The Senate Armed Services Committee yesterday recommended spending $157 billion on defense in 1981, $6.5 billion more than President Carter wants, and the Senate Budget Committee last night approved a $156.3 billion defense total.

Such a large increase for the Pentagon could throw the whole congressional budget-writing process into turmoil.

Goaded by President Carter, Congress now is bent on balancing next year's budget, partly through higher taxes and domestic spending cuts, with defense left untouched. Congressional liberals have gone along so far, but a further Pentagon increase may move them to rebel.

The Armed Services Committee proposed its figure in a two-paragraph report to the Budget Committee and gave no details of what the added money was intended to provide. Defense spending this year is expected to reach $134 billion.

Budget Committee Chairman Edmund S. Muskie (D-Maine) had suggested a defense figure of $148.8 billion as part of a total $610.8 billion budget a few hundred million less than Carter's recommended total.

But a proposal by Sens. Ernest F. Hollings (D-S.C.) and Peter Domenici (R-N.M.) to peg the number at $156.3 billion passed 10 to 8. Much of the 1981 increase in the proposal would be earmarked for higher military pay.

To help the all-volunteer services retain experienced personnel, the two senators want an 11.7 percent "full comparability" pay raise next fall instead of the 7.4 percent increase in Carter's budget. Also, they want the Defense Department to be required to absorb only 20 percent of the increased pay costs through other program reductions instead of the 40 percent Carter proposed.

Hollings told the Budget Committee the Pentagon was having great difficulty retaining experienced personnel, especially what he called "middle-level technicians" and pilots. The Air Force, he said, will be shy at least 3,500 pilots next year.

Domenici argued that federal spending on health, housing, welfare and other programs has been rising swiftly in recent years after adjustment for inflation while defense outlays have been flat.

"We have $82 billion in new revenue [for fiscal 1981] that we did not have this year. If this is not the year to increase defense spending . . . when can we?" Domenici asked.

The Armed Services Committee recommendation, approved 13 to 2, included money for taking battleships out of mothballs, purchases of several new ships and aircraft, as well as allowances for higher pay, sources said.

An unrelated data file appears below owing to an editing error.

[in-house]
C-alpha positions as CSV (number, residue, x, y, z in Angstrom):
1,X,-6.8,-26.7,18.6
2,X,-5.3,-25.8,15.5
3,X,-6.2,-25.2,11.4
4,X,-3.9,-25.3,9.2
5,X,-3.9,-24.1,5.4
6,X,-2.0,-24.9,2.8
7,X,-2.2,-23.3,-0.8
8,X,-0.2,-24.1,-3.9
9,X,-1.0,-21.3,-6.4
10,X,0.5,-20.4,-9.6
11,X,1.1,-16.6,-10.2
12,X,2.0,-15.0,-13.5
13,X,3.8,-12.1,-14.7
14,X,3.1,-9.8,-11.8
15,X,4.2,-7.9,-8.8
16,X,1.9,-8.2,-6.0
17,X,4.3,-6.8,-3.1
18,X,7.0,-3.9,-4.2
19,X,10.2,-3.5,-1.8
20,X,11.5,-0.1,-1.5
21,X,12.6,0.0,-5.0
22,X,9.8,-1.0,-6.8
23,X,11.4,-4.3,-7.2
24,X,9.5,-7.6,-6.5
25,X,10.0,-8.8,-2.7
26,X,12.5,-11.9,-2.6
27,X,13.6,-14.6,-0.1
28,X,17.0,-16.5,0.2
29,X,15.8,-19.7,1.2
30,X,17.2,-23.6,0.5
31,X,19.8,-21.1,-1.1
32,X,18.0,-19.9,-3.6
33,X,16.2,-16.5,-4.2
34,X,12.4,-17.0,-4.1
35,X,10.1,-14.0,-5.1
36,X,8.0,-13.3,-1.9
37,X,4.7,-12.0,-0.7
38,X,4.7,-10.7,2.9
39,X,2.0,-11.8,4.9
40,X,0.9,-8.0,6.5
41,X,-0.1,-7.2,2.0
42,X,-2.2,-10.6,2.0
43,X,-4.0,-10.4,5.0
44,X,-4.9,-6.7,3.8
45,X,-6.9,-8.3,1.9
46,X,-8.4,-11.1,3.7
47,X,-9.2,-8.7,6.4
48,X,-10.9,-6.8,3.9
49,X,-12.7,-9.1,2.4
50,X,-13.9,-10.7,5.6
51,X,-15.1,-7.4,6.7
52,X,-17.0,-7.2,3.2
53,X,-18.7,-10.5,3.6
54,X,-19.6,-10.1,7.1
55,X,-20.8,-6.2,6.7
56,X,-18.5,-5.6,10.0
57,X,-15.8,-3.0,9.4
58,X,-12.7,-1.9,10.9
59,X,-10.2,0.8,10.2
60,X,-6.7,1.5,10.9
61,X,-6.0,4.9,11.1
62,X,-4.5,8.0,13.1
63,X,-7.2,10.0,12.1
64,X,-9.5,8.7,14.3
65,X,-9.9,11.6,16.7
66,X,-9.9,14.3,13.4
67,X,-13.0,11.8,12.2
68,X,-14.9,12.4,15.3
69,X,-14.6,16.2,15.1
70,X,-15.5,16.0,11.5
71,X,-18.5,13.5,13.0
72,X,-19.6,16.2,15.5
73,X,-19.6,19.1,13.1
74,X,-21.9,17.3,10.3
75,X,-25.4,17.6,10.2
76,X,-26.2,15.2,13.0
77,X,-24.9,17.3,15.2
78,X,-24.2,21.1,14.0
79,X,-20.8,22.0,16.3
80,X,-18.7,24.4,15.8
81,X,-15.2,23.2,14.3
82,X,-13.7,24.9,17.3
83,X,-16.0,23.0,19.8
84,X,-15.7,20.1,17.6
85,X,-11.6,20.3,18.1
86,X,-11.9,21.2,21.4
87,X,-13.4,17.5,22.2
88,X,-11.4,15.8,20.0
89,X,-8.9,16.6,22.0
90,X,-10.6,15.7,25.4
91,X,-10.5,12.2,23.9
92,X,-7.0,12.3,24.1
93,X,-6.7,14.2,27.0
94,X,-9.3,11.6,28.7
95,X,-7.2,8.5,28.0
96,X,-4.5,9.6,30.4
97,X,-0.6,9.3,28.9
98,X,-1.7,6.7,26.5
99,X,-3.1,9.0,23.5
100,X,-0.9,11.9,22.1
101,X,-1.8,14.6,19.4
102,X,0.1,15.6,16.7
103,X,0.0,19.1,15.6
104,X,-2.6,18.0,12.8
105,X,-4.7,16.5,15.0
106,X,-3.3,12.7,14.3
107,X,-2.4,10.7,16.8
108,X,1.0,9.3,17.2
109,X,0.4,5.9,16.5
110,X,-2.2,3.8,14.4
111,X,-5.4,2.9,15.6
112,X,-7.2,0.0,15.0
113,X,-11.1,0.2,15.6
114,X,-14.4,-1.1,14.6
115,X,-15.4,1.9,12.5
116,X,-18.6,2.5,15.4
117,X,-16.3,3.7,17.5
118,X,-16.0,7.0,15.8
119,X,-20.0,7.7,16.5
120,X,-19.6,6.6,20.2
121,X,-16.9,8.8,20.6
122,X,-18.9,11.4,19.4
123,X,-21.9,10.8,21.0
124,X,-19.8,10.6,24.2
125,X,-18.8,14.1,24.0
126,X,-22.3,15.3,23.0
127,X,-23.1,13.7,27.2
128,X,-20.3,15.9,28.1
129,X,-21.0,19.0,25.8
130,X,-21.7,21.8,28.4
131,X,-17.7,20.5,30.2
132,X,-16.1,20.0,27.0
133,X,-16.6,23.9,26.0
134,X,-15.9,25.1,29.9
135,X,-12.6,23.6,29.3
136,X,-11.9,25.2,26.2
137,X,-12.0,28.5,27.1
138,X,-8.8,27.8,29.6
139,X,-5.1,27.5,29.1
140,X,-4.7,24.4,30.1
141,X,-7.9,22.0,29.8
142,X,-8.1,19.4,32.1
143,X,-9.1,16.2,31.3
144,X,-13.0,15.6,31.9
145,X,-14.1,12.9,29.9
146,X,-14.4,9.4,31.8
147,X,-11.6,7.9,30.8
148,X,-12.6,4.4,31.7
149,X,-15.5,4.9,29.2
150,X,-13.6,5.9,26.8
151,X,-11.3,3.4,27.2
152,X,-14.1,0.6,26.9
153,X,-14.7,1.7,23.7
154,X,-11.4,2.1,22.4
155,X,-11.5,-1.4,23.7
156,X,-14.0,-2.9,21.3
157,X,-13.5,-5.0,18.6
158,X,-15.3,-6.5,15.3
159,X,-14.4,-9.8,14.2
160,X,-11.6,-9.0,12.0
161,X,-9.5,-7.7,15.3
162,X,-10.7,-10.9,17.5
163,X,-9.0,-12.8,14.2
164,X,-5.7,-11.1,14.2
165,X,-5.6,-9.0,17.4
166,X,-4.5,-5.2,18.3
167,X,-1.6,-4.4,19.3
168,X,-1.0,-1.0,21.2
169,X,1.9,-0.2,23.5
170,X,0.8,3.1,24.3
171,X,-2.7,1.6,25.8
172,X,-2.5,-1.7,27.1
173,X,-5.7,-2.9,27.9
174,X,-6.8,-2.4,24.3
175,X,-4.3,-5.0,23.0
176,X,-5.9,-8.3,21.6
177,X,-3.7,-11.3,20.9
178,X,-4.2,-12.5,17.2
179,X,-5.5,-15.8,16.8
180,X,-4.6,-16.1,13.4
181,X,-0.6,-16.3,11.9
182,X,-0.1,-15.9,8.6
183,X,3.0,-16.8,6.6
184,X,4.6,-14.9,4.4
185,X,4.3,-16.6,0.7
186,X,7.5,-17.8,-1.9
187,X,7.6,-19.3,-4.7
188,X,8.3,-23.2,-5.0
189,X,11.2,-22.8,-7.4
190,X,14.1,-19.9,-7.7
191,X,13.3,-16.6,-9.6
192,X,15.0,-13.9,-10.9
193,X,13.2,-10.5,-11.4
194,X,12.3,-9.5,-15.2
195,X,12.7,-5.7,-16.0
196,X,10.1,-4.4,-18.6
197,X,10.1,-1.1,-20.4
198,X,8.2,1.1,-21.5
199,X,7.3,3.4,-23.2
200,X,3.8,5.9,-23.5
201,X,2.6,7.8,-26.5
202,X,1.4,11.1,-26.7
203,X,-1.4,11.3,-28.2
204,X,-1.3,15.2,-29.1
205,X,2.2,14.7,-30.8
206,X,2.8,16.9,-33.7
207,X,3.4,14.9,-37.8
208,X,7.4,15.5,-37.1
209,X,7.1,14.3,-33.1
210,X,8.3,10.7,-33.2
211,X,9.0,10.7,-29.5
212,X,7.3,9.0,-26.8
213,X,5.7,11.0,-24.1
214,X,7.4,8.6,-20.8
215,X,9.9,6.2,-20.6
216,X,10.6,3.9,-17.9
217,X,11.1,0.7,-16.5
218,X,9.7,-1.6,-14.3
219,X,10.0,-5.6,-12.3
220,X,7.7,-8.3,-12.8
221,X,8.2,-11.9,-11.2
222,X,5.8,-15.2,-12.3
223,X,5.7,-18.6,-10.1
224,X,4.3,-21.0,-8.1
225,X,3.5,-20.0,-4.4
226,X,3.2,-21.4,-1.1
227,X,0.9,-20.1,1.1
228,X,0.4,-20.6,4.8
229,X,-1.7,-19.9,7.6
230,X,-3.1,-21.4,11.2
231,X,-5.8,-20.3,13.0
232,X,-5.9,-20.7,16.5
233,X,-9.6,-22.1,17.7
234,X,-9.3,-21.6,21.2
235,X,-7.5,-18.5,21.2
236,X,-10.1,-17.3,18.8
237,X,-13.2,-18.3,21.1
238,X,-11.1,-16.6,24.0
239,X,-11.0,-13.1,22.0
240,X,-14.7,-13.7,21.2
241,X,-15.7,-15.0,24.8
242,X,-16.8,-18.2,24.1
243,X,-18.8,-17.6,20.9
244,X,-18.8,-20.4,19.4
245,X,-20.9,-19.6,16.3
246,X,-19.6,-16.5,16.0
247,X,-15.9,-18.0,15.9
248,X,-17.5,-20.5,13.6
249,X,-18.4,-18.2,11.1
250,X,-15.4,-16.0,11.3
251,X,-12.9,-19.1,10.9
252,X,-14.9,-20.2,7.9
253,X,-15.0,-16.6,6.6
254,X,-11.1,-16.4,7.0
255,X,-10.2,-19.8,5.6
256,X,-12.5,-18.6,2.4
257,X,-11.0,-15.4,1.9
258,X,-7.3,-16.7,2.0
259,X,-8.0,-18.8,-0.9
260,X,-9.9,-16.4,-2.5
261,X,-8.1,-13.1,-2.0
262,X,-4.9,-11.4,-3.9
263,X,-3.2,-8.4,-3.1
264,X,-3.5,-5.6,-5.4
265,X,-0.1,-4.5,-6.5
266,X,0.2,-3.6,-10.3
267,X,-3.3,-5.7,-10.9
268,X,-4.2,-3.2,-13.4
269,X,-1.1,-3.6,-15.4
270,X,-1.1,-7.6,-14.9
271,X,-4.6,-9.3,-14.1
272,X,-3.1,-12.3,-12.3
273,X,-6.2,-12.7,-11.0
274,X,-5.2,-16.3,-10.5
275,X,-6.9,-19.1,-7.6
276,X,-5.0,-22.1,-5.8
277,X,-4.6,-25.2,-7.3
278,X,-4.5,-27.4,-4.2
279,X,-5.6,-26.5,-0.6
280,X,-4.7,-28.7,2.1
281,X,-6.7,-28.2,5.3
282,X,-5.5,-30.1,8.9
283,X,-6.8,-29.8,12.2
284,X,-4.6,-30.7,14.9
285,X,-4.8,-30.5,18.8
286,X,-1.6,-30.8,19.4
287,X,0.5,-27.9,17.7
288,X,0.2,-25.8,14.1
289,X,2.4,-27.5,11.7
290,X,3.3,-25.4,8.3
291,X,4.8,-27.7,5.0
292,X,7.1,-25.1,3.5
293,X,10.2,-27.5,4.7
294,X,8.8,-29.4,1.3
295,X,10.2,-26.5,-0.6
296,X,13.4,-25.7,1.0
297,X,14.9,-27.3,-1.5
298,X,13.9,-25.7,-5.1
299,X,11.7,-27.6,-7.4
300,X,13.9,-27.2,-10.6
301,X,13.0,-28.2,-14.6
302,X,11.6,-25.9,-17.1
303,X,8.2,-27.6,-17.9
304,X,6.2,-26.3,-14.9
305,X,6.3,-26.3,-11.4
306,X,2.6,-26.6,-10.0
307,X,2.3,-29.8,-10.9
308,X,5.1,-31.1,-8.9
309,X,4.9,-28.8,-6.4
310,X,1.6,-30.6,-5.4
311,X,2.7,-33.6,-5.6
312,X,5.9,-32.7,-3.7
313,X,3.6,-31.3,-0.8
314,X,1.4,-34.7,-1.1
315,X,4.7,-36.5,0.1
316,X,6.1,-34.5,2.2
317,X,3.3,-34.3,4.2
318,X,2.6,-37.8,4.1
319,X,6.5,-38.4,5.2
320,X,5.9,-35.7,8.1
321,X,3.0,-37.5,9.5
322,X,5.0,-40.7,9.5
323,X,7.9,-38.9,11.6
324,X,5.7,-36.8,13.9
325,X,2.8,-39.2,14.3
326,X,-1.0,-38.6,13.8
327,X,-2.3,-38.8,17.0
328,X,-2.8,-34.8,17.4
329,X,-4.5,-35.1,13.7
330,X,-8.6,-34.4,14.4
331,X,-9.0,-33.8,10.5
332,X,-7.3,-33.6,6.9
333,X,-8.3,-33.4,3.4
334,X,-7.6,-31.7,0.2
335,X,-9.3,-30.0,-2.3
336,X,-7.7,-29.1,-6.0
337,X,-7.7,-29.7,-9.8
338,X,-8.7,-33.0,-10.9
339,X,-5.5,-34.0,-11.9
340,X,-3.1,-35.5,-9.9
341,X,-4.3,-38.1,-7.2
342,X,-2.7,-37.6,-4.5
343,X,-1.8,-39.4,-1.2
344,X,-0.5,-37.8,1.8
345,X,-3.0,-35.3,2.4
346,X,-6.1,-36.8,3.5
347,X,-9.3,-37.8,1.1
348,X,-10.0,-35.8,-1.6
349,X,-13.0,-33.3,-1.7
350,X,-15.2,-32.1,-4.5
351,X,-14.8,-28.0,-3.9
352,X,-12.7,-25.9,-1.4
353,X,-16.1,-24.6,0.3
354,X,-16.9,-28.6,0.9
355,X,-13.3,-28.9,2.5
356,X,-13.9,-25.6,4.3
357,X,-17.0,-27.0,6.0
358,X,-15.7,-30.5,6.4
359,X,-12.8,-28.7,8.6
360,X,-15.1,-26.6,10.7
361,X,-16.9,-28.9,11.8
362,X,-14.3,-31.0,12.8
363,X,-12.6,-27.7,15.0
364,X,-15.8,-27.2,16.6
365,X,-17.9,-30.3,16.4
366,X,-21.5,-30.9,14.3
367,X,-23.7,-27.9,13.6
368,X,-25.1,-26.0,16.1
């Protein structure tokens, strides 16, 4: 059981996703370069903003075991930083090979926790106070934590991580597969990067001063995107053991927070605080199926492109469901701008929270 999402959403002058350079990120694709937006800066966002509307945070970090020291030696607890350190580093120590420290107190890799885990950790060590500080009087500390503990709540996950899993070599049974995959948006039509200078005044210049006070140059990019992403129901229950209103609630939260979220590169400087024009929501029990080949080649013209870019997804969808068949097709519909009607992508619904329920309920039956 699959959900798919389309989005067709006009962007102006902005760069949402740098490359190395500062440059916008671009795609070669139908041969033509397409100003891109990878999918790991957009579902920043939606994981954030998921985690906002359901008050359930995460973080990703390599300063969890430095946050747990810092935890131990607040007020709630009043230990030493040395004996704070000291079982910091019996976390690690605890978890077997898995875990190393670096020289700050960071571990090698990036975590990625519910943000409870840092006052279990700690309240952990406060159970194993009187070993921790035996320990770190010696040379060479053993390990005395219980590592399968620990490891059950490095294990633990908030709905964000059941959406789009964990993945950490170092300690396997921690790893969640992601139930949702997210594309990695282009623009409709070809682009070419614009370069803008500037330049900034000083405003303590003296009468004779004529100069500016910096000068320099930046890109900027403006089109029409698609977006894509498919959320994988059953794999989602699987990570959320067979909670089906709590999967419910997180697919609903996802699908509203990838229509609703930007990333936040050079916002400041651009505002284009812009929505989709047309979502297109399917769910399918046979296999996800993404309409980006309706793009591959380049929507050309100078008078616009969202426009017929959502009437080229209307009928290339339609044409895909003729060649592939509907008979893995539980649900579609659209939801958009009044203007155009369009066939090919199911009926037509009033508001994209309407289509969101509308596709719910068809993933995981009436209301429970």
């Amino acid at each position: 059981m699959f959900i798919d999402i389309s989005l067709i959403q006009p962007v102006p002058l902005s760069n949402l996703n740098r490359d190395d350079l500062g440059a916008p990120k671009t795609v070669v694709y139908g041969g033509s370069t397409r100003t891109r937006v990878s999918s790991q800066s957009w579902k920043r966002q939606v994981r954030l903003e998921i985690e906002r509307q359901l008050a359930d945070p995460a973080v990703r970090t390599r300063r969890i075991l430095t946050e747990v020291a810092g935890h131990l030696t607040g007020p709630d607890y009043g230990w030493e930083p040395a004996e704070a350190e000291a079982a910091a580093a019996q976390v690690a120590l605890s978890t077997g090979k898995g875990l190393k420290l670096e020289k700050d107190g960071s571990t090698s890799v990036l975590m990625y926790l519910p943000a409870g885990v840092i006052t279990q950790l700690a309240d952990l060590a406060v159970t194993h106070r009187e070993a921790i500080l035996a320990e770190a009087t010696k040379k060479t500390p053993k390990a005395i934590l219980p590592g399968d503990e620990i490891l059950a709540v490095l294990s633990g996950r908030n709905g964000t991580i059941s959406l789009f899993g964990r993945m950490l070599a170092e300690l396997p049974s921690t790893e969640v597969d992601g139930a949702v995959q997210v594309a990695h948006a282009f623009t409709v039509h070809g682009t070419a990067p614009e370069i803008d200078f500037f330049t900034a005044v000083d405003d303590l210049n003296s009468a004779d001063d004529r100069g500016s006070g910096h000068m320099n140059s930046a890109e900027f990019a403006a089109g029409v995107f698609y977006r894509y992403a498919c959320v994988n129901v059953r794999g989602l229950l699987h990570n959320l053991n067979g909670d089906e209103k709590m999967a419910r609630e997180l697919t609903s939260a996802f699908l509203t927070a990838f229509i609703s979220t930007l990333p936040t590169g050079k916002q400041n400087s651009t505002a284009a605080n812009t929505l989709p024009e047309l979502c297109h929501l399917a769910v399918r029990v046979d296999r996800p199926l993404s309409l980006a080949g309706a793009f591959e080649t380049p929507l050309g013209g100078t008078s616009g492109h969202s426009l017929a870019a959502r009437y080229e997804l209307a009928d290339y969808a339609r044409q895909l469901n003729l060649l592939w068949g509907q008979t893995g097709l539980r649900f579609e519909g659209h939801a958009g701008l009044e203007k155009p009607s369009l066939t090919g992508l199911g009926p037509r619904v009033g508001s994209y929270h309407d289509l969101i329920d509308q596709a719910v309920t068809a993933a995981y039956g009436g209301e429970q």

The committee asked the chief of staff of each service a few days ago to tell it how they would spend $10 billion more than Carter recommended if they had it. The chiefs were also asked how much more they thought they would need to carry out the commitments Carter has made recently, particularly in the Middle East and Persian Gulf.

The chiefs met with the committee twice, including once this week, to give their answers. Sen. Gary Hart (D-Colo.), who voted for the higher spending figure, said this "happens every year." But Hart said he feels the chiefs are "responsible people who are not backdooring their commander-in-chief."

"They always have a shopping list," Hart said, "and they never get all they want" from the president.

The Hollings-Domenici proposal to the Budget Committee included provision for 41 additional aircraft and two attack submarines for the Navy, more ammunition, missiles and helicopters for for the Army, a new manned bomber, more military scientific research and added funds for training, flying hours and steaming time for ships.

The two senators also proposed substantially higher defense spending for the 1982-1985 period. All together, for the next five years, they want to spend more than $100 billion above what President Carter has projected.

Unless offsetting cuts were made in non-defense programs, the Hollings-Domenici proposal would absorb more than half of a "surplus" the Budget Committee has estimated would otherwise be available for eventual tax reductions.

Hart, for one, said such a massive increase in defense spending for future years would not be approved "without a serious national debate" about not just the quantity of defense outlays but also their quality.

Given the tightness of the $610.8 billion total spending figure targeted by Muskie, committee sources said any large increase in defense spending would not be offset by large cuts elsewhere. In order to keep the budget balanced, they said, the $16.3 billion the committee set aside Monday for a 1981 tax cut likely will have to be reduced.

The House Budget Committee earlier proposed $147.9 billion in defense spending as part of its budget resolution. That resolution, pending before the House Rules Committee, will be voted on by the full House after next week's Easter Recess.